Follow Vogue Arabia

Technology is Changing the Wellness Scene One App at a Time

Apple Watch

Technology is playing a huge role in how we stay fit. Courtesy of Apple.

Health and wellness tech innovations are fast becoming game changers in our everyday lives, Vogue Arabia’s Beauty Editor Alexandra Venison investigates.

I arrive home after a long day of work and fall straight into bed. With a single request, my lights turn off, the alarm sets, and the temperature reaches optimal warmth for a seamless night’s sleep. Come morning, I rouse to a gentle light and symphonic music that permeates the room. Mine is a life streamlined by technology. With the tap of a button, curtains open, coffee is made, and a full training session is available. And that’s just scratching the surface. It’s no secret that times are changing and everyday gadgets are becoming more advanced – but it’s not all novelty inventions, however.

For those less technologically inclined, a new wave of developers who have spotted a gap in the market are making apps and updates user-friendly and fun. Take your daily diet, for example. “We kept hearing that people were finding meal-planning hard to manage, especially with a busy life,” explains Andreas Kambanis, founder of development company Nibble Apps, which recently launched its MealPrepPro app. You simply provide a few details – age, weight, height – and the app generates a custom meal plan for you and your partner. “Instead of planning and shopping, MealPrepPro does the hard work for you. We worked with chefs and nutritionists and created an easy-to-follow solution.”

The launch of the first Apple Watch in 2015 kicked this growing health movement into the next gear. Its latest iteration, the Apple Watch Series 3 and watchOS 4, incorporates information from the most comprehensive human performance study of its kind. Over the past five years, Apple has collected more than 66 000 hours of data from 33 000 exercise and movement sessions by 10 000 participants, from swimmers to yogis. This massive trove of information was then used to develop and advance Apple’s algorithms, with its newest additions being smart coaching, new auto detection in swimming for tracking laps, rests and pace for every set and for each stroke type, and high-intensity interval training, as well as a new design. “With watchOS 4, the Activity app will deliver intelligent coaching by learning your behavior and offering tailored encouragement. Users will receive the right motivation or the right assistance at the exact time needed,” explains Jay Blahnik, director of fitness for health technologies at Apple. Its Health platform also receives data from more than 7 000 apps.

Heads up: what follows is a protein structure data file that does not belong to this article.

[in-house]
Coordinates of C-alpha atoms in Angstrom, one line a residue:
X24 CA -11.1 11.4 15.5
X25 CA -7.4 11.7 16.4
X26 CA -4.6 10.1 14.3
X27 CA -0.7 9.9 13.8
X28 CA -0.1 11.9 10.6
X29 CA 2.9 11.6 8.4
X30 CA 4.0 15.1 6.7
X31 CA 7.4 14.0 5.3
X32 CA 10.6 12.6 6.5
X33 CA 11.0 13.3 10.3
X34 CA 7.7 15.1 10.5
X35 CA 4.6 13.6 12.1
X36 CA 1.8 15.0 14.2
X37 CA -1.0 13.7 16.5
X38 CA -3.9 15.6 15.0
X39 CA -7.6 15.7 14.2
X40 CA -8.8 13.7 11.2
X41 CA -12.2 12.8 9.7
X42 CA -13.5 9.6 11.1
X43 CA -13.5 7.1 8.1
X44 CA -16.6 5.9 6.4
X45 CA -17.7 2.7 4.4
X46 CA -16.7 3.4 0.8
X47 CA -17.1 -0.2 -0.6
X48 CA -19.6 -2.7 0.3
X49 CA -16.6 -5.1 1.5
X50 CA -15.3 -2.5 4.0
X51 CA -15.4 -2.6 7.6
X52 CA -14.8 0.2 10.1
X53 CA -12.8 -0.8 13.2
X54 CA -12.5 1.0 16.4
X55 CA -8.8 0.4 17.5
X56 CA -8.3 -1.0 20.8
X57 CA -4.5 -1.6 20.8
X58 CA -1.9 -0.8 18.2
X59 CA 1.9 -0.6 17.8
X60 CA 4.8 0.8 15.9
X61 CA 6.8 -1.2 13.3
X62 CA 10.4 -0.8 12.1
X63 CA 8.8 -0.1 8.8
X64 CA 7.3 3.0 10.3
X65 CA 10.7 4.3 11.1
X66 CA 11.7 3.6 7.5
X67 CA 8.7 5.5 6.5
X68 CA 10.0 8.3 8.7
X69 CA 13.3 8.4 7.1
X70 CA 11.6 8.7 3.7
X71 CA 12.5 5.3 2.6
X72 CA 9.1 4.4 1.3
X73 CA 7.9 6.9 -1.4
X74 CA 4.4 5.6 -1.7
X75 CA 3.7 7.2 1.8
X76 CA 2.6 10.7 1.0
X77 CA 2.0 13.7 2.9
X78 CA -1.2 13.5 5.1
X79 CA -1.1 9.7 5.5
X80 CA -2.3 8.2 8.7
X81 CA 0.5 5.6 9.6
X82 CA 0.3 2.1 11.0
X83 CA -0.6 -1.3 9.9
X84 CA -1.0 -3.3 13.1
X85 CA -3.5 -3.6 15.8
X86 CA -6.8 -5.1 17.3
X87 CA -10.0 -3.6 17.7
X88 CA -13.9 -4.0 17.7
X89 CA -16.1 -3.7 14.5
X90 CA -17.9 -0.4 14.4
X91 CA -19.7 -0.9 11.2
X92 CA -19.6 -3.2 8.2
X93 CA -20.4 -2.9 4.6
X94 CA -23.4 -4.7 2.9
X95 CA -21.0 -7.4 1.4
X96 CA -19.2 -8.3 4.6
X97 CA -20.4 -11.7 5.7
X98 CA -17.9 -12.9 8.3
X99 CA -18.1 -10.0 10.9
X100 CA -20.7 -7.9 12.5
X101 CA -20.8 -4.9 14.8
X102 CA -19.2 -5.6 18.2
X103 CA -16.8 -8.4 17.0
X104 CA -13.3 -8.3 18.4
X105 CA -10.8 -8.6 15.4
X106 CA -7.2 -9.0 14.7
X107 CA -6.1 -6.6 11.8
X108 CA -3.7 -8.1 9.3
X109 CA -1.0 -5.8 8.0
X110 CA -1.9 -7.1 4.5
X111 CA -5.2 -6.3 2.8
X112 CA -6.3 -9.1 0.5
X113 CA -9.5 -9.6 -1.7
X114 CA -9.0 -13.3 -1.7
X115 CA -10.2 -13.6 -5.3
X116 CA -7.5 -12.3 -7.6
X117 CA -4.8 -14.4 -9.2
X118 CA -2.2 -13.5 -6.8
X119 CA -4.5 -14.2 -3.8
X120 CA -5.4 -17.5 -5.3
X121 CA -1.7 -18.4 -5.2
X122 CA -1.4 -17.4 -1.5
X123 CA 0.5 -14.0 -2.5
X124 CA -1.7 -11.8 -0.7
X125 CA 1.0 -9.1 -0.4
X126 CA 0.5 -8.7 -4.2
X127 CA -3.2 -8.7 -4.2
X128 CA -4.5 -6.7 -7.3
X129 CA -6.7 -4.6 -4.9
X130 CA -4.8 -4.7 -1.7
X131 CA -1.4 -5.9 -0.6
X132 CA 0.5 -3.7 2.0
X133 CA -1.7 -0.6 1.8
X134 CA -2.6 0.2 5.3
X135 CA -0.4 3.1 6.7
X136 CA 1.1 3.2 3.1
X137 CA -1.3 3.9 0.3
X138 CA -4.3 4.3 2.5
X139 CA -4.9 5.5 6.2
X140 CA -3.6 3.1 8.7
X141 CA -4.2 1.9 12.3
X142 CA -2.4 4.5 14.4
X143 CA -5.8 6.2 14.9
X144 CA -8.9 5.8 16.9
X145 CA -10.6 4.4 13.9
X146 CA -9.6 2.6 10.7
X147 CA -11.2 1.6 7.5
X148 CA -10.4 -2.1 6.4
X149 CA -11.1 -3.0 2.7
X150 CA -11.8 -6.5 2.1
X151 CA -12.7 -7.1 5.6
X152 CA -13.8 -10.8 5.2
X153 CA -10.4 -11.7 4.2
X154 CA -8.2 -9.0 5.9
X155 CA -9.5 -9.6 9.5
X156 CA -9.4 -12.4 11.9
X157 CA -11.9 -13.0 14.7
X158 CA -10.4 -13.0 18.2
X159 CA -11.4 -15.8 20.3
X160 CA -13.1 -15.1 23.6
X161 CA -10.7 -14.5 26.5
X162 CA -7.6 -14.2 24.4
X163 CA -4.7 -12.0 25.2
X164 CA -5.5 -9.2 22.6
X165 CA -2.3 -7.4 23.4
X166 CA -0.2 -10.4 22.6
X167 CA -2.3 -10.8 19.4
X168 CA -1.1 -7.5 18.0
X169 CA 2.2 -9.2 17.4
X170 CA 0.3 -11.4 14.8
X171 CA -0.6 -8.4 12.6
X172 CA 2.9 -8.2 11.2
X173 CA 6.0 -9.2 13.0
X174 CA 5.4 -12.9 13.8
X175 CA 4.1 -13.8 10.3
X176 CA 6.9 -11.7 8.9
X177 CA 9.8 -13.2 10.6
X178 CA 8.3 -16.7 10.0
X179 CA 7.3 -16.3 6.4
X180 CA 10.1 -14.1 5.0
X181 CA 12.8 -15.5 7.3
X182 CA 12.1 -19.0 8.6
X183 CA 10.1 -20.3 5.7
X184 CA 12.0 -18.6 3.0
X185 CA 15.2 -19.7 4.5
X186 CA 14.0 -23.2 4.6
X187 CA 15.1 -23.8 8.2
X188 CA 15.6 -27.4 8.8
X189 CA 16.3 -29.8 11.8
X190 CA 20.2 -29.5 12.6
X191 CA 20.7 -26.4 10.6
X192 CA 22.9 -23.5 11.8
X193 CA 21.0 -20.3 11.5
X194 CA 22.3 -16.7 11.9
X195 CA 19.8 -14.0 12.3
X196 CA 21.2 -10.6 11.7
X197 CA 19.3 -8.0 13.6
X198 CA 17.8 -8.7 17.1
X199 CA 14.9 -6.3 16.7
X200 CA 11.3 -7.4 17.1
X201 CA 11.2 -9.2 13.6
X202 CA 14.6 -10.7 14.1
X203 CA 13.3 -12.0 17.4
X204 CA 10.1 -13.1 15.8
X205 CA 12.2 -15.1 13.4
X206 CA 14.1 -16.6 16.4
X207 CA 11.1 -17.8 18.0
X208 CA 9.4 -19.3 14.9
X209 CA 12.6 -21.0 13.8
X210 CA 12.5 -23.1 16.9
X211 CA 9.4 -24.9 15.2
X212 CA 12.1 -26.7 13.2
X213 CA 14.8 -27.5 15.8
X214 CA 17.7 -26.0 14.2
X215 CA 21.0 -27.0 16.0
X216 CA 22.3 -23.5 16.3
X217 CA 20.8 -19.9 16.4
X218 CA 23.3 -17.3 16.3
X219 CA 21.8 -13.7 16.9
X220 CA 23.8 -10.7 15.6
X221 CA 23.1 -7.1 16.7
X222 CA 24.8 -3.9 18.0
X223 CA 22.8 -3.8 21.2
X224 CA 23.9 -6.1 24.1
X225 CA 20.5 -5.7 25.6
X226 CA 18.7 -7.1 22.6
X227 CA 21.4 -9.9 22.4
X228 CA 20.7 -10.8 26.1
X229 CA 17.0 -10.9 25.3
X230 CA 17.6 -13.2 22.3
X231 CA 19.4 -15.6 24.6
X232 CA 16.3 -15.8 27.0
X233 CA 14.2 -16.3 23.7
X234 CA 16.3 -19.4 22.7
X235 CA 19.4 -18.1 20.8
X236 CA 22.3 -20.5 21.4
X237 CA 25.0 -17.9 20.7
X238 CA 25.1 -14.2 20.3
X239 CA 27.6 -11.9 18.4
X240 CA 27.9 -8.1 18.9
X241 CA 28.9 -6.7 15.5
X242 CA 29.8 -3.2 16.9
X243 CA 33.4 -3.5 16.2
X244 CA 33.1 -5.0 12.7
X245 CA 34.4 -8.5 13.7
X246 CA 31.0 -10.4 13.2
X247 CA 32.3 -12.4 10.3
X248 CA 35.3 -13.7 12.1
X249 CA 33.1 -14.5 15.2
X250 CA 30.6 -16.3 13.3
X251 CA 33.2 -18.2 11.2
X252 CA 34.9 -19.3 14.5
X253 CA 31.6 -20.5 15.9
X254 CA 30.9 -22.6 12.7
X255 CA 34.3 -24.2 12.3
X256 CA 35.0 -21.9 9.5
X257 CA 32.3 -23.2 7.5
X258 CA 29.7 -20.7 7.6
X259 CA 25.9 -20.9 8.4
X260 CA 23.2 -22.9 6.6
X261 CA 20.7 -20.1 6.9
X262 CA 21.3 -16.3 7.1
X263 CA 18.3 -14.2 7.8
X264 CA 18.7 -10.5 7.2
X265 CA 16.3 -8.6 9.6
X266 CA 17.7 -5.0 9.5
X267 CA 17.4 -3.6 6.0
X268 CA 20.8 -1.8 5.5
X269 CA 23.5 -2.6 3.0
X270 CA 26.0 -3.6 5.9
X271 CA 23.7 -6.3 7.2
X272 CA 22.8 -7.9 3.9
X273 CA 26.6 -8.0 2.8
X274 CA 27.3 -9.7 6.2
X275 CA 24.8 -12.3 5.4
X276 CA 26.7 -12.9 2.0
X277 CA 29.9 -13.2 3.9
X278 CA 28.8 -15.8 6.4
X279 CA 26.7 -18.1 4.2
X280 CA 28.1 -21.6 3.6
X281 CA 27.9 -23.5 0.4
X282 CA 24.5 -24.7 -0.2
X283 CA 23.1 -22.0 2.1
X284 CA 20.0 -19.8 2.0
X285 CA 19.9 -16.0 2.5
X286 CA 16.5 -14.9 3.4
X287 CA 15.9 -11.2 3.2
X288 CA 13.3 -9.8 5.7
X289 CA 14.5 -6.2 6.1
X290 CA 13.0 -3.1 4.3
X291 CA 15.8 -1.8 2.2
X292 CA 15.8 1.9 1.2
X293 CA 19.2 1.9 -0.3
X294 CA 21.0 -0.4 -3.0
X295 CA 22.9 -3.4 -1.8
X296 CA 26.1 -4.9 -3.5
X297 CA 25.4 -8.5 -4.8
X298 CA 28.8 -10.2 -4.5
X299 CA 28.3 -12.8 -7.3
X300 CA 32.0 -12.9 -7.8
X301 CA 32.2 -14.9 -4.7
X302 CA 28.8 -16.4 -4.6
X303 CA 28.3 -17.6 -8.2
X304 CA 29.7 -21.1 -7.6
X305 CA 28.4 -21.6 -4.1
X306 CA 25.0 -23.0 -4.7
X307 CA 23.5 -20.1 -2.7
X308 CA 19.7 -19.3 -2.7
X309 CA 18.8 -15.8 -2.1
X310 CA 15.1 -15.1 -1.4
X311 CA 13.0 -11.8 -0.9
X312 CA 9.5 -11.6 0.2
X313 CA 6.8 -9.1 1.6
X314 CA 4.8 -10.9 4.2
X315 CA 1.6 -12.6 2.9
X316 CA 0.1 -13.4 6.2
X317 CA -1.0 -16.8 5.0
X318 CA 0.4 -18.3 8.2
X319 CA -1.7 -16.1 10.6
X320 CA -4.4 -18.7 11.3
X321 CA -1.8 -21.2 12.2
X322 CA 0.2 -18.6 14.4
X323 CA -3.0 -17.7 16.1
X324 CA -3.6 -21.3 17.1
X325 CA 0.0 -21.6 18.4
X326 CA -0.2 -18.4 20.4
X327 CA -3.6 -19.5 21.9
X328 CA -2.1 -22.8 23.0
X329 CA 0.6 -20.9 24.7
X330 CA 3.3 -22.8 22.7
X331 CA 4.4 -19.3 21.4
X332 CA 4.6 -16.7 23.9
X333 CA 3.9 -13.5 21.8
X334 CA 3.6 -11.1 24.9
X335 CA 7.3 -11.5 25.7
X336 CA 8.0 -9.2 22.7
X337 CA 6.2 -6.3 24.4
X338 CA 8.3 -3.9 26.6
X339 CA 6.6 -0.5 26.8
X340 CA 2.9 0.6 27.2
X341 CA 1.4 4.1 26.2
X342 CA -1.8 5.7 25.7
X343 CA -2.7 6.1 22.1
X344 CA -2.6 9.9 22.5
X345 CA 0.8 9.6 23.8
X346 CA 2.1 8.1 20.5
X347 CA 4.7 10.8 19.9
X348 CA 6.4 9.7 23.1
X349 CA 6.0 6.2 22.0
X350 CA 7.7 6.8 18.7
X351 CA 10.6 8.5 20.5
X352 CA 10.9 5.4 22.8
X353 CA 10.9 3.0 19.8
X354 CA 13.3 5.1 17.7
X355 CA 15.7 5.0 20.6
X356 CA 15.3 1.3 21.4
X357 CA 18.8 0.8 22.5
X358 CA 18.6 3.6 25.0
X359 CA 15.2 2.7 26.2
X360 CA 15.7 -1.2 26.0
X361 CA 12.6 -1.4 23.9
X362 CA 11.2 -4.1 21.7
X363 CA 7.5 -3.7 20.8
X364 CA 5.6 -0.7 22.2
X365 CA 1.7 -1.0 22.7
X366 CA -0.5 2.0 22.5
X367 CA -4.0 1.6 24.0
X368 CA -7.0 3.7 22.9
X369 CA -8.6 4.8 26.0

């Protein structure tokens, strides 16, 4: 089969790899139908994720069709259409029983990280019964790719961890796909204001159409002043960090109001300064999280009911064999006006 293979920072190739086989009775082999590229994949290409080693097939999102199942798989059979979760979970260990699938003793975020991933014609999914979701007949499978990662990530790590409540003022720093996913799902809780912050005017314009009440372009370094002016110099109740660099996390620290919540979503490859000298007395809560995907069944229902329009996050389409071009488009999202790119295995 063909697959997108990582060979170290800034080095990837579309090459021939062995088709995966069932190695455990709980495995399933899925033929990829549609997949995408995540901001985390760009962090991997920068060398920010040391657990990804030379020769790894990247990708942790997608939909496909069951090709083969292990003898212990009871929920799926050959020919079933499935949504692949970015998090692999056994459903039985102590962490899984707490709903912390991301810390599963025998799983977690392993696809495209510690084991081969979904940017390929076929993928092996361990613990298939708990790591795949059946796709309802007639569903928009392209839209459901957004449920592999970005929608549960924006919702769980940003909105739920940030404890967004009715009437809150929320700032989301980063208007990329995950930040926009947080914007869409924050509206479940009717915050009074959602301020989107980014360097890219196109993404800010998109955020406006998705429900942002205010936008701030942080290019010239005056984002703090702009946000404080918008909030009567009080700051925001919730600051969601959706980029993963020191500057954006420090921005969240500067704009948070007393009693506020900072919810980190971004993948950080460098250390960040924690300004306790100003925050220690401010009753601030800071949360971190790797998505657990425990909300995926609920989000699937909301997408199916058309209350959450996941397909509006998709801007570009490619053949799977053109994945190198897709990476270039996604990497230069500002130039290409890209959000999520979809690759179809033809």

Halima Aden for Nike

The new technology also helps people better understand the equipment they are using, and be part of a global community. A prime example of this is Australian superstar trainer Kayla Itsines and her Sweat app, which brings together different trainers on one platform, and was created to help women step into the gym with confidence, she says. The app works alongside the Apple Watch. “It’s like having a personal trainer on your wrist,” Itsines says. “It makes it easier for women to properly perform each exercise. You can monitor your heart rate and measure how you are going during your workout. Plus, you don’t feel as if you are working out alone.” Dubai-based personal trainer Derryn Brown also has clients who incorporate smartwatches into their workouts. “We can hold each other accountable and monitor movements and workouts. It’s a great way to stay motivated,” she says.

Manal Rostom for the Nike Pro Hijab campaign. Courtesy of Nike

Overall health and wellbeing is about more than just fitness, though, with mindfulness increasingly being seen as a vital part of a balanced lifestyle. And, of course, there’s an app for that. “More so now than ever, there is an opportunity to better understand what our bodies need for optimal performance by tracking it,” says New York-based yogi Sara Clark, a teacher on the yoga and meditation app YogaGlo. “YogaGlo makes yoga accessible to everyone. From mindfulness practices to vinyasa and kundalini yoga, users are guaranteed to find a style and level that is perfect for them,” she explains. Yoga has been scientifically proven to lower stress levels and blood pressure with almost instant results.

Along with mindfulness apps such as Headspace helping more than 16 million users cope with stress and anxiety, there’s no doubt that this is more than just a trend. Users are seeing a difference, from better concentration at work to being able to switch off in the evenings. Technology’s health benefits even extend to your sleep. The Beddit 3 Sleep Monitor seamlessly slips under your sheets, where it tracks your time asleep, heart rate, respiration, body and room temperature, humidity, and even snoring. By collating this data on your smartphone, it can help improve your long-term sleep hygiene.

But are we moving towards a world where we rely too heavily on technology? Where every aspect of our lives is determined by our smartwatch and without which we wouldn’t be able to function? For now, living in a fast-paced city, every little bit helps. If I need a reminder to stand up and breathe, I will well and truly take it.

Originally printed in the October 2017 issue of Vogue Arabia.

What You Need To Know About The Non-Surgical Nose Job

View All
Vogue Collection